Jackson State University is launching “First FAFSA,” a campaign encouraging students to complete their Free Application for Federal Student Aid (FAFSA) early to maximize the amount of financial assistance they will be able to receive.
“The reason students should submit their FAFSAs early is that in the spirit of the old adage that ‘the early bird gets the worm,’ a lot of times, the full consideration for a financial aid package goes to those students who apply early. So the later you are in the application cycle, funding may start to dwindle,” said Josiah Sampson, III, Ph.D., vice president of Enrollment Management.
While the amount of funding is a major concern when applying early, there is also the threat of not being able to be “verified” before the start of the semester. Verification is the process of vetting the information on the FAFSA before any awarding of financial aid is done.
“There’s a tendency for many of our students who are typically first-generation or low-income students who are caught in the verification process. When they apply early, it helps to eliminate this time-consuming barrier in order for students to complete enrollment before they move on campus or start class,” said Mitchell Shears, Ed.D., associate vice president for Student Success and executive director of Title III Programs.
While many believe that the university is responsible for delays, that is not the case. Delays are usually caused by the time it takes for the Office of Federal Student Aid to transmit the information to JSU. The Office of Financial Aid works to help students receive their packages as soon as possible.
“Federal Student Aid determines what funding a student will get, and they send that record back to the university. Often, it takes up to 10 to 14 days before Federal Student Aid sends anything to the institution,” Sampson explained. “So in cases where students do wait to the last minute, and they’re trying to avoid being purged because they have not paid their bill yet to be in school, if you turn in your FAFSA in the day before the purge happens, it takes 10 to 14 days for Federal Student Aid to return a decision to the school. It’s not Jackson State that is holding up the process.”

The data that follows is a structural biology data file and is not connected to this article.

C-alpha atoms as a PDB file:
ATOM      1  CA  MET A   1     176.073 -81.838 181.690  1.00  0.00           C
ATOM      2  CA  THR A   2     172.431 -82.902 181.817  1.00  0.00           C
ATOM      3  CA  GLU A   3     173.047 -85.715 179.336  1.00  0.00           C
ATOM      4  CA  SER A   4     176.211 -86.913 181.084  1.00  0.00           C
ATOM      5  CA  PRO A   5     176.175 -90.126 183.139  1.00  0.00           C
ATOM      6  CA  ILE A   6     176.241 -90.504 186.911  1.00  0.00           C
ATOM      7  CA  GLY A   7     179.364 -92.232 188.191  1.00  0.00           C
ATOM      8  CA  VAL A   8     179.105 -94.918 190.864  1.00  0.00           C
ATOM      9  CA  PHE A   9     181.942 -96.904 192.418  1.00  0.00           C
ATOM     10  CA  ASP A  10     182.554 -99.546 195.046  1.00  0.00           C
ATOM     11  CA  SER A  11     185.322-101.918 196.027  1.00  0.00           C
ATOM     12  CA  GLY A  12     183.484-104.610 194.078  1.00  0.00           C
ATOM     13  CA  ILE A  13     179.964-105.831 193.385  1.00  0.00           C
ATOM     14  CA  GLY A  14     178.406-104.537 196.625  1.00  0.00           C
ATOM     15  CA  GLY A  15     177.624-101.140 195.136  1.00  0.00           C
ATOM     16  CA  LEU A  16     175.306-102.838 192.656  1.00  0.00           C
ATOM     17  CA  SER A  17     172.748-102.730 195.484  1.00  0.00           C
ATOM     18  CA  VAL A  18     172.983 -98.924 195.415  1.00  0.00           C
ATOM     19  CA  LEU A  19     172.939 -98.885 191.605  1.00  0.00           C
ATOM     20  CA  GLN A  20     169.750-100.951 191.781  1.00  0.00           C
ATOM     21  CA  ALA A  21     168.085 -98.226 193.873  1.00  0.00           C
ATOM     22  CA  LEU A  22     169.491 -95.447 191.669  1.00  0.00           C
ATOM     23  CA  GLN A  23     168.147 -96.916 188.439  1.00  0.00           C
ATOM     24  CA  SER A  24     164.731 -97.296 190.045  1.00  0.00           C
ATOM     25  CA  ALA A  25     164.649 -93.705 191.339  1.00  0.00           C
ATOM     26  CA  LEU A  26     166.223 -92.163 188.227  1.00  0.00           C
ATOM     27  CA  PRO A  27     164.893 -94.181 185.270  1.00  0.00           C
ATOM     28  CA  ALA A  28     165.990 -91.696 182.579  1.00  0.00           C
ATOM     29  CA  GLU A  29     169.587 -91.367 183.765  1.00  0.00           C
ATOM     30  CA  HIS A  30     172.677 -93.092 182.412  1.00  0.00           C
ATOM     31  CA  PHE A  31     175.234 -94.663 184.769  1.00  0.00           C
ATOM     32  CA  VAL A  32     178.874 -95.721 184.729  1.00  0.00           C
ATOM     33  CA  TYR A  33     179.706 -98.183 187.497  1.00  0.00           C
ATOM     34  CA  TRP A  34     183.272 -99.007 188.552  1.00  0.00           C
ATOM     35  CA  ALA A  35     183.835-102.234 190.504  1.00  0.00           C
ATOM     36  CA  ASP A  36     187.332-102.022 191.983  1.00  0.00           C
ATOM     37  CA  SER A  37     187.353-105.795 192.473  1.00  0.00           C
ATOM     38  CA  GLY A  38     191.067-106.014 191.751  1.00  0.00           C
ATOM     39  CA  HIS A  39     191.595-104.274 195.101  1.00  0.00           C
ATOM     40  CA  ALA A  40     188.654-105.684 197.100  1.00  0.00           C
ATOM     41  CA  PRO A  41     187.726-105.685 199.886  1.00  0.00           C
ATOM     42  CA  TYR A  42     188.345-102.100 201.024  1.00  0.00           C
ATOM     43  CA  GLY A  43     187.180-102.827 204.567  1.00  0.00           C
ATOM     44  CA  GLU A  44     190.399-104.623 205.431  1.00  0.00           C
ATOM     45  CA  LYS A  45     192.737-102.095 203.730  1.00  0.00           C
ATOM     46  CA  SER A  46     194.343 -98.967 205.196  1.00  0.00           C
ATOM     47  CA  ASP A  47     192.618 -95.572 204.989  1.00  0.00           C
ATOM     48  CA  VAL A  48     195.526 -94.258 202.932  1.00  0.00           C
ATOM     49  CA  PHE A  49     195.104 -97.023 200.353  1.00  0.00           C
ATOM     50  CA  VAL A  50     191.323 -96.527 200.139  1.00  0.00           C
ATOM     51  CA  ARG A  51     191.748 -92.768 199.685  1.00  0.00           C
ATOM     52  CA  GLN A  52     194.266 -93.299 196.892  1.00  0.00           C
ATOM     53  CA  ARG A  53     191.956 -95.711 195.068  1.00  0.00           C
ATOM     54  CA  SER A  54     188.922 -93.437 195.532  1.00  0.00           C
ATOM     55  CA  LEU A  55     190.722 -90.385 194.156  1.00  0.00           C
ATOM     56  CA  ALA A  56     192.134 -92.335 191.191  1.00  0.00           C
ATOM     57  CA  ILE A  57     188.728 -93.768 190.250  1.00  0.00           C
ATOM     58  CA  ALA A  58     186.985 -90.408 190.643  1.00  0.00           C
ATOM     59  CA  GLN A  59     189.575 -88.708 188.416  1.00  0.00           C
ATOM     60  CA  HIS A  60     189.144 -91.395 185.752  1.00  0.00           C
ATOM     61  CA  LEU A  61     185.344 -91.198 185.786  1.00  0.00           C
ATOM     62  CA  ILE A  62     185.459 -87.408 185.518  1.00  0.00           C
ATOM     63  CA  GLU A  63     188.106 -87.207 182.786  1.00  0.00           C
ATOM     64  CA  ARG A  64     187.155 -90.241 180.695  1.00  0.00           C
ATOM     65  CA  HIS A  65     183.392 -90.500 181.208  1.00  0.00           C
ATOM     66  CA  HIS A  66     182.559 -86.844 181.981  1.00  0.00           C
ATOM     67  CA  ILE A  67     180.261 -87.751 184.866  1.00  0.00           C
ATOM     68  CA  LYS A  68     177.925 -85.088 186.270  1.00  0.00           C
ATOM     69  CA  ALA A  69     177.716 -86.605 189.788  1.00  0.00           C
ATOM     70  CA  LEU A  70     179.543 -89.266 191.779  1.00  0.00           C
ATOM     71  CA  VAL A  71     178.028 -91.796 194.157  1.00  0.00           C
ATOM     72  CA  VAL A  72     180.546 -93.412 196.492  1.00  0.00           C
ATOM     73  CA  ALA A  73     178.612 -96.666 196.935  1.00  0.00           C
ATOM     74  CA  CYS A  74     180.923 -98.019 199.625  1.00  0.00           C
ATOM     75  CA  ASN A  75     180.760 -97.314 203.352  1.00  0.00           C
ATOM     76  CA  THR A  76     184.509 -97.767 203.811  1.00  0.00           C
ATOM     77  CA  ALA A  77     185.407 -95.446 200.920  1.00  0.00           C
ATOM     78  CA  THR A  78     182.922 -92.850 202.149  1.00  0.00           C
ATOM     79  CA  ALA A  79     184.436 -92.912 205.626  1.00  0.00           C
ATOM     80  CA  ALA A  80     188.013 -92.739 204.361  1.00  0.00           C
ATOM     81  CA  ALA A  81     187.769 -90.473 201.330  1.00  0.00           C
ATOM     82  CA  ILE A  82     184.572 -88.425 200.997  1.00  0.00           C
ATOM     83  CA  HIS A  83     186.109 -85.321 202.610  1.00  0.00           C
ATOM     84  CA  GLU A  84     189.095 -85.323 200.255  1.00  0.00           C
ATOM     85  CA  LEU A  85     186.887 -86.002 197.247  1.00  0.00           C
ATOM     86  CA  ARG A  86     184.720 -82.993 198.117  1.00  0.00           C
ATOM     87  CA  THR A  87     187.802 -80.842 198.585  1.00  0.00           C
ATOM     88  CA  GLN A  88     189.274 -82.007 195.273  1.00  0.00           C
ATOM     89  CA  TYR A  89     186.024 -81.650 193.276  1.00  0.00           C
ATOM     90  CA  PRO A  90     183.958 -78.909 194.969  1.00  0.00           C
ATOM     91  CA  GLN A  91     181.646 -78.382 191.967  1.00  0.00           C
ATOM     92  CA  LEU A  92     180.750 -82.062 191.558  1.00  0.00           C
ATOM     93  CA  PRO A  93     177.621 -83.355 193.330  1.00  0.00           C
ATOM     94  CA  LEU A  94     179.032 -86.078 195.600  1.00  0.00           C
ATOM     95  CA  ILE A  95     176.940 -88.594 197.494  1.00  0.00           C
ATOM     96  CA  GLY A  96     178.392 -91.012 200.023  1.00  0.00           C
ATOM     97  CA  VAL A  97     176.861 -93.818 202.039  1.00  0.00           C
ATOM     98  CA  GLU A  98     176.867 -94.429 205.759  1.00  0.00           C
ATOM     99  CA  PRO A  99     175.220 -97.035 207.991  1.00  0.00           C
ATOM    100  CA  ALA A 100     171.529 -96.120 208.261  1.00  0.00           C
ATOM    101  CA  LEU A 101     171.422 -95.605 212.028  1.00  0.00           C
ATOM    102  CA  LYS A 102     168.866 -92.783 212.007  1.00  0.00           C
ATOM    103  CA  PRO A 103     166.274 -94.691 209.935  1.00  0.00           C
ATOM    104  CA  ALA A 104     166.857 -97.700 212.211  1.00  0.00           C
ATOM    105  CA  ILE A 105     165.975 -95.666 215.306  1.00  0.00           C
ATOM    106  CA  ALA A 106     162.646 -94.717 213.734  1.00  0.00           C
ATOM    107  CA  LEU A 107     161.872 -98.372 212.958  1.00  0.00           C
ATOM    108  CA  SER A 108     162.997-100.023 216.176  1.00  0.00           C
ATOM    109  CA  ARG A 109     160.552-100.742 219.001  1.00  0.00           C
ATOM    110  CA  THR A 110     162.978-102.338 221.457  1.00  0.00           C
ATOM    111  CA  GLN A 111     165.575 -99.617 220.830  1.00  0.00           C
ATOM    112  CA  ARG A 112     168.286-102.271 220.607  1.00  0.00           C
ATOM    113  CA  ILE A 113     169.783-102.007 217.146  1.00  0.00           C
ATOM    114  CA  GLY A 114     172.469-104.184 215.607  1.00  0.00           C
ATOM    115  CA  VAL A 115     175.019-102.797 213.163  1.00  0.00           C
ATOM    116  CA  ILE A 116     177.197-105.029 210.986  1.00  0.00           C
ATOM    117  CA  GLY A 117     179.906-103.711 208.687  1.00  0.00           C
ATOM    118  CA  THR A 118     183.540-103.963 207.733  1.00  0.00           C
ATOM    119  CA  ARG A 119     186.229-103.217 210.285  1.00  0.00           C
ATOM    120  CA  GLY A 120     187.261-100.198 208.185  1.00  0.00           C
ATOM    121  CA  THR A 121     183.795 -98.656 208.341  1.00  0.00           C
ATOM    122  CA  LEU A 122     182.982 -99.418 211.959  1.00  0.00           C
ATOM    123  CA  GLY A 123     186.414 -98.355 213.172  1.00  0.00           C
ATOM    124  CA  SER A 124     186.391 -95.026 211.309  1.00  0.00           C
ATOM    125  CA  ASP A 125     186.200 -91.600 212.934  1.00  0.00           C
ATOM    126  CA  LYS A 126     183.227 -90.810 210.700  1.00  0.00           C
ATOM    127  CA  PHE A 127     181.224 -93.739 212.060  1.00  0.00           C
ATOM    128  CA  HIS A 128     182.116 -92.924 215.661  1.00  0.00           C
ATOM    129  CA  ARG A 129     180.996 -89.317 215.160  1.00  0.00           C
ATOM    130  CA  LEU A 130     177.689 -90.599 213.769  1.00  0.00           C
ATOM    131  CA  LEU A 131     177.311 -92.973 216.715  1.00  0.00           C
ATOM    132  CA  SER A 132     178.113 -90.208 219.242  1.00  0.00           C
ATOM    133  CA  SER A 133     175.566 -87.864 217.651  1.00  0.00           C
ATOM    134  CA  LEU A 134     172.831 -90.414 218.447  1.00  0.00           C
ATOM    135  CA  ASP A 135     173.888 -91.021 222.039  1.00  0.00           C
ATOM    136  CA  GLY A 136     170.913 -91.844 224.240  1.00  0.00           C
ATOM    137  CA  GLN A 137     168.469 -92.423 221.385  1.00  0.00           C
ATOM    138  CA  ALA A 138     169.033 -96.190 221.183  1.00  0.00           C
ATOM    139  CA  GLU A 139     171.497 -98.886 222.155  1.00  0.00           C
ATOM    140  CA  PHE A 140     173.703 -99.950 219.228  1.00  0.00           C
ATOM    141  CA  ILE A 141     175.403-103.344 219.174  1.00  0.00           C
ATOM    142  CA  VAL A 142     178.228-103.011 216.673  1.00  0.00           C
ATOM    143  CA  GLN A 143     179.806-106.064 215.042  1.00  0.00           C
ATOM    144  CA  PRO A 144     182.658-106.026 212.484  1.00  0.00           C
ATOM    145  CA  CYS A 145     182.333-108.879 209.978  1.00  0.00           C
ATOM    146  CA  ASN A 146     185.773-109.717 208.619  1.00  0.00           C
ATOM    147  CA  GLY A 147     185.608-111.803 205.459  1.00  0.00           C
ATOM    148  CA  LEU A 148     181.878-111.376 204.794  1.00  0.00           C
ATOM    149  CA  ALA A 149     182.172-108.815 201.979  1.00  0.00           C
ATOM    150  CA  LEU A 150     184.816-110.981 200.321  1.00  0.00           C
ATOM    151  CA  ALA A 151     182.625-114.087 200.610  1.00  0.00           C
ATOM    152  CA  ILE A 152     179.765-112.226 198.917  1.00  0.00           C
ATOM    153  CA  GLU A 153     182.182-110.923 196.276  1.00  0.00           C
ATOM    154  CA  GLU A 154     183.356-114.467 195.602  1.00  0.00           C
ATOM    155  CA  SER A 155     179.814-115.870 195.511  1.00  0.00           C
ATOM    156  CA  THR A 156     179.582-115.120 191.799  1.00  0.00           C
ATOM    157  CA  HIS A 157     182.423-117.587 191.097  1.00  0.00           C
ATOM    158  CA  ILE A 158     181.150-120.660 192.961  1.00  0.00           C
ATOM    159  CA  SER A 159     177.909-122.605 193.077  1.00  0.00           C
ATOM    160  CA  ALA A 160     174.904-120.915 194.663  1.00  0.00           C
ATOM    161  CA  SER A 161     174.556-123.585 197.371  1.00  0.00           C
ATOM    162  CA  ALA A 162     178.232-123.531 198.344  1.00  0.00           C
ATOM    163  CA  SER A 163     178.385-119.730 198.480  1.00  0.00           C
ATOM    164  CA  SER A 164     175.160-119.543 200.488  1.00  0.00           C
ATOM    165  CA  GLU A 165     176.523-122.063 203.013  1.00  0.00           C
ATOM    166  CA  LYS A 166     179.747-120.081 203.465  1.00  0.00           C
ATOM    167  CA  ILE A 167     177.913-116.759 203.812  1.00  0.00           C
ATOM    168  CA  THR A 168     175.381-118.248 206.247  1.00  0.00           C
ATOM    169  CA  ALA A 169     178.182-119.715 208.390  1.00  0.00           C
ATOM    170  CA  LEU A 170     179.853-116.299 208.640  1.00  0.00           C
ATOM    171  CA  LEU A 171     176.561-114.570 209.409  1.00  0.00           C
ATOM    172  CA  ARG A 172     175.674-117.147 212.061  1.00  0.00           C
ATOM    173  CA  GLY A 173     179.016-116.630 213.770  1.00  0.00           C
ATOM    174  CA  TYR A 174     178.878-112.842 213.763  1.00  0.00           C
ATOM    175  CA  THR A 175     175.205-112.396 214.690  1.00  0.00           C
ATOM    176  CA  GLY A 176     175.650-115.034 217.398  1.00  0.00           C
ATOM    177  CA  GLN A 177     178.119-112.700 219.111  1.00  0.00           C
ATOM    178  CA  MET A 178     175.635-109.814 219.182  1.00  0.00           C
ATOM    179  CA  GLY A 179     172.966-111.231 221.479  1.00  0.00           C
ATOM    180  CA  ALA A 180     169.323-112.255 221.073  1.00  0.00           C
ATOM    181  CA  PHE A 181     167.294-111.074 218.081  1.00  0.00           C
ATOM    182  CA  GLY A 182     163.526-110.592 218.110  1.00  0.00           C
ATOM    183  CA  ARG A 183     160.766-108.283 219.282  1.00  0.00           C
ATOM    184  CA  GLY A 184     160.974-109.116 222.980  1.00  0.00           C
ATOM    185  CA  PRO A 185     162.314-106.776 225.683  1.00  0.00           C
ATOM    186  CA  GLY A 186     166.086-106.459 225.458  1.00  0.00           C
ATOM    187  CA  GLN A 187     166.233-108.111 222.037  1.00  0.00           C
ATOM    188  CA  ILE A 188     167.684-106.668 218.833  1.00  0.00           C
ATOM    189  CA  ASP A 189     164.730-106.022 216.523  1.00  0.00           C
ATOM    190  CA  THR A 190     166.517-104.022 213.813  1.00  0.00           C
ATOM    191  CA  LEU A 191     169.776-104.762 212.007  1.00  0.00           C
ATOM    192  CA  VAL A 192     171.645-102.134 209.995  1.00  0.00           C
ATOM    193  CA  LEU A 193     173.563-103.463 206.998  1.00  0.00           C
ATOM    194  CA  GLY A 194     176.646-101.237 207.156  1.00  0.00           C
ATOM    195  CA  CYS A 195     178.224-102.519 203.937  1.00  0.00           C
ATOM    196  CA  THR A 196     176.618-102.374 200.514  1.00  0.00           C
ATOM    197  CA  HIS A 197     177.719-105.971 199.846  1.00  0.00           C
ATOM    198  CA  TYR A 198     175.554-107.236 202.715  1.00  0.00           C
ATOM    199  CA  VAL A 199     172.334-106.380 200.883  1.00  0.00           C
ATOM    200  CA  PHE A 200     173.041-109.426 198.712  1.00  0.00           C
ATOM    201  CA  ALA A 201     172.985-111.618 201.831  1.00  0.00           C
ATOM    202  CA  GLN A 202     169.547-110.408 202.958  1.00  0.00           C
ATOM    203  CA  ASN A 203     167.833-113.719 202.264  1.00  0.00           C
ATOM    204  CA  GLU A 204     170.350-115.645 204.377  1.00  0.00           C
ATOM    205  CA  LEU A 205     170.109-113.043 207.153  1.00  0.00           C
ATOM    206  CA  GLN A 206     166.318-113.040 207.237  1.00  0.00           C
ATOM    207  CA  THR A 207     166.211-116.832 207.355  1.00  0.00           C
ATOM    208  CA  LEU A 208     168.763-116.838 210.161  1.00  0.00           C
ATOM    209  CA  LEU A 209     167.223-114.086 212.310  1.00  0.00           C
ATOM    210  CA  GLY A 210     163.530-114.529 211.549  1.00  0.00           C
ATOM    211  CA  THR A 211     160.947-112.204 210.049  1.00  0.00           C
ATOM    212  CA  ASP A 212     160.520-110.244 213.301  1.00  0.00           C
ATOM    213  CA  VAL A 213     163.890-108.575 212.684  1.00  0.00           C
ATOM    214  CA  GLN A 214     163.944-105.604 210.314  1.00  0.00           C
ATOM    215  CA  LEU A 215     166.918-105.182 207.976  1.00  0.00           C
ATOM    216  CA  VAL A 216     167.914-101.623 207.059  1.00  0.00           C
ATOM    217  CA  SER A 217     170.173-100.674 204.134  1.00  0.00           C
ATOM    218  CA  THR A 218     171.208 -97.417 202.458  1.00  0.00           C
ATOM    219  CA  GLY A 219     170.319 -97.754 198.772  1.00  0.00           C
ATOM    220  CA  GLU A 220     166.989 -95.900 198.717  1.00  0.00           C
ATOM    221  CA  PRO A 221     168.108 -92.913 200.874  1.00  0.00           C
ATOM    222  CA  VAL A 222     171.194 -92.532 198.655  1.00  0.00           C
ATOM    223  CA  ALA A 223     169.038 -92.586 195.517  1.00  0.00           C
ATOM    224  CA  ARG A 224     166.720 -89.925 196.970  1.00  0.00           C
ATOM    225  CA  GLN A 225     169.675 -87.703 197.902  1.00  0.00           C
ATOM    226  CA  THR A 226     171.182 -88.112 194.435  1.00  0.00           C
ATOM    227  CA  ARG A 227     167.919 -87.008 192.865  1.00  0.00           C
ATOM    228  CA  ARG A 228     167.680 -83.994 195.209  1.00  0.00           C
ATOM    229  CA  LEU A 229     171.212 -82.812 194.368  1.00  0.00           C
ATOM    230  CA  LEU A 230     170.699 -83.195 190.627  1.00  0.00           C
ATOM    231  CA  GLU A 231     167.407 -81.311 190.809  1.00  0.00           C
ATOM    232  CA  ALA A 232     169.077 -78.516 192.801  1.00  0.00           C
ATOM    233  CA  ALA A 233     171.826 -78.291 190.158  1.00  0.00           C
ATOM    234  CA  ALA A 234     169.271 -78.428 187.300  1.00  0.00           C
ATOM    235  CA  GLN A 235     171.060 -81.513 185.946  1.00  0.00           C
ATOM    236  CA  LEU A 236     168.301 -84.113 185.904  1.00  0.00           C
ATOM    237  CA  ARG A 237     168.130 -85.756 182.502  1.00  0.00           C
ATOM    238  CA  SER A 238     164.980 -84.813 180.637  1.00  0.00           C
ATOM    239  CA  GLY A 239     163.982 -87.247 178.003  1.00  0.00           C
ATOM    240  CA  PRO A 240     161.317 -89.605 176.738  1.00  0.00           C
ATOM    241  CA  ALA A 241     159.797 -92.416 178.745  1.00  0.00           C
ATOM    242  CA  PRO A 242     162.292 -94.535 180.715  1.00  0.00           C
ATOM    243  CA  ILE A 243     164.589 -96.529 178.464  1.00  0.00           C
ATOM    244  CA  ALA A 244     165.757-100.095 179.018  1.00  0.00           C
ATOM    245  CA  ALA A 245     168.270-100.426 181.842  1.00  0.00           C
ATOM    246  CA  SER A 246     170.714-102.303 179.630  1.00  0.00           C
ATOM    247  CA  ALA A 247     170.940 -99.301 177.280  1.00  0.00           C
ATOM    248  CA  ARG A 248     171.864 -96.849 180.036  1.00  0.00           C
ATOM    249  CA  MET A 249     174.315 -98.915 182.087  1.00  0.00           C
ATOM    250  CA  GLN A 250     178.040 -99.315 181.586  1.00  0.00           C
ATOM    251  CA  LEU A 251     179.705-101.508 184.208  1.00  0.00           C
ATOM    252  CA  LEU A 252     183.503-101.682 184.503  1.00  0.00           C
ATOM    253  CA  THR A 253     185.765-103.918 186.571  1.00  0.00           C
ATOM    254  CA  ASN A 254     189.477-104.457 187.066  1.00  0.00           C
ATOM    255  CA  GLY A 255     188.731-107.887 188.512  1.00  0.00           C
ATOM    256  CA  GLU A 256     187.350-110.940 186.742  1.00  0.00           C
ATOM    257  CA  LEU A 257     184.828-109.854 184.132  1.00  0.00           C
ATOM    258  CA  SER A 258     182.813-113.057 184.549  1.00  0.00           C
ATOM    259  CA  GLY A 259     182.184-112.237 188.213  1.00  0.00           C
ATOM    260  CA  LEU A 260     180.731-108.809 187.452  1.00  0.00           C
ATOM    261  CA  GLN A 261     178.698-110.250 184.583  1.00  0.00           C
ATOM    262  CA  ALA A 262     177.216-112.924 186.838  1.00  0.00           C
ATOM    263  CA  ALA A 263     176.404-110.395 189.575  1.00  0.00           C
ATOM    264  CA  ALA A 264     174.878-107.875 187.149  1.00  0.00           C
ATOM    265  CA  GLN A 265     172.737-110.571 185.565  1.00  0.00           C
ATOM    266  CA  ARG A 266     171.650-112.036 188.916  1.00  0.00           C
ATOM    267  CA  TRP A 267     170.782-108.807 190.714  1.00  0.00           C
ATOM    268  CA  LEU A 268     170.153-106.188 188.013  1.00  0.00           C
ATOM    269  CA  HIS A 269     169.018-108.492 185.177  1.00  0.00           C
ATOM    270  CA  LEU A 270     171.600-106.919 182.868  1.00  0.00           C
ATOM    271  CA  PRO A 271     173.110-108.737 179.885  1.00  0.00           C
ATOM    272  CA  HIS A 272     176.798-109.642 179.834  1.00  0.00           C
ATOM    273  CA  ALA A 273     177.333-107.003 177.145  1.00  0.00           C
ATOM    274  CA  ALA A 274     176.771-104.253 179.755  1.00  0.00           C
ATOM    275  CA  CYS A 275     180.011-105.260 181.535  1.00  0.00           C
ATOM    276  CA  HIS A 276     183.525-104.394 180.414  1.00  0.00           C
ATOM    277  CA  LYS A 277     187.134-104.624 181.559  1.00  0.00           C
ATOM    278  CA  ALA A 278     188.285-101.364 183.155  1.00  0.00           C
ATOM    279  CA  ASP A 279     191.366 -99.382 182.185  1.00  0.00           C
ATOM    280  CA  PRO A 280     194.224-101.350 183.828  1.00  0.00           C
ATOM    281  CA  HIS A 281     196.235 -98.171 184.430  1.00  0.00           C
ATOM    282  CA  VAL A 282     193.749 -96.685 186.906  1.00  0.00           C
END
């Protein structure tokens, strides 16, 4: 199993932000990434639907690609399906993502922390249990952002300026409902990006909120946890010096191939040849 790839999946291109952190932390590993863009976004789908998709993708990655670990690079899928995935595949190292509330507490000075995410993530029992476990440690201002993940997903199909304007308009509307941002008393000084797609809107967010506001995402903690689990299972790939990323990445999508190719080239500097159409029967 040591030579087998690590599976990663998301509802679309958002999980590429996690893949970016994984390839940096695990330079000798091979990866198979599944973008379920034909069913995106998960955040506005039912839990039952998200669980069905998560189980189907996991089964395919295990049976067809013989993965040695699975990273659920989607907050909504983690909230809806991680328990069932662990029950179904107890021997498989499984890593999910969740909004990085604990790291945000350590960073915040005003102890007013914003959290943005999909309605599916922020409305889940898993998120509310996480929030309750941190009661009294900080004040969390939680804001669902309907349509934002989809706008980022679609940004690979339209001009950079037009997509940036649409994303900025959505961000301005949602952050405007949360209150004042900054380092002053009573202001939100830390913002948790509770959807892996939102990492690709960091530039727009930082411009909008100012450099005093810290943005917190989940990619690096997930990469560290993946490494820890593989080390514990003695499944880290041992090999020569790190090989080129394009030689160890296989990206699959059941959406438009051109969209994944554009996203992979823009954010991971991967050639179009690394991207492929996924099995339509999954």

According to the FAFSA website, the office of Federal Student Aid allots over $100 billion to distribute to approved students in the forms of grants, loans, and work-study. Funding amounts are dependent upon factors such as household income, assets, benefits, and family size. Students can be provided the maximum amount given their circumstances if they promptly complete their applications.
JSU is required to report the number of students receiving financial aid. In the 2020-2021 academic year, 99% of students received aid, 89% received federal grants or Pell Grants, and 84% received any student loan aid.
“It paints a picture of how important it is for students to file their FAFSA or submit their FAFSA early because 84% of the student body is trying to get some kind of funding to go to school. So if you wait until late in the game, you may not get anything, or what you get may be diminished. So you want to submit early so that you can increase your likelihood of getting the right type of funding to pay for school,” said Sampson.
Financial aid awareness month is every October. During this time, JSU offers many initiatives to assist students with struggles completing their applications.
“So all that month, the Office of Financial Aid here at Jackson State conducts seminars about credit, submitting your FAFSA, and understanding debt loan ratios. We are putting on all of these talks to assist with submitting your FAFSA,” said Sampson.
FAFSA completion sessions are also held throughout the year.
“Students can also come by the office if they’re on campus. If they’re not on campus, your best source of assistance is going to be the website,” said Ozie Ratcliff, director of Financial Aid.
The university’s deadline to complete the FAFSA for the 2023-2024 academic year is May 15, 2023. Students are encouraged not to wait until May to complete it because they will be grouped in with incoming freshmen.
“When you wait until May, you are grouped in with all incoming freshmen. There is going to be a long process for you to complete your financial aid package,” said Ratcliff.
Faculty emphasizes the importance of completing FAFSAs as soon as possible for the students’ benefit, but the sentiment is shared beyond financial aid applications. This is a process for all available opportunities and just as a general life suggestion.
“I would urge the students to, when it comes to registration, FAFSA, or the scholarship portal opening, make sure you take advantage of those opportunities and try to do everything early. The key thing I want them to take away from this is learning to be proactive rather than reactive. If you’re proactive and do everything ahead of time, you won’t have to scramble to be reactive,” Ratcliff said.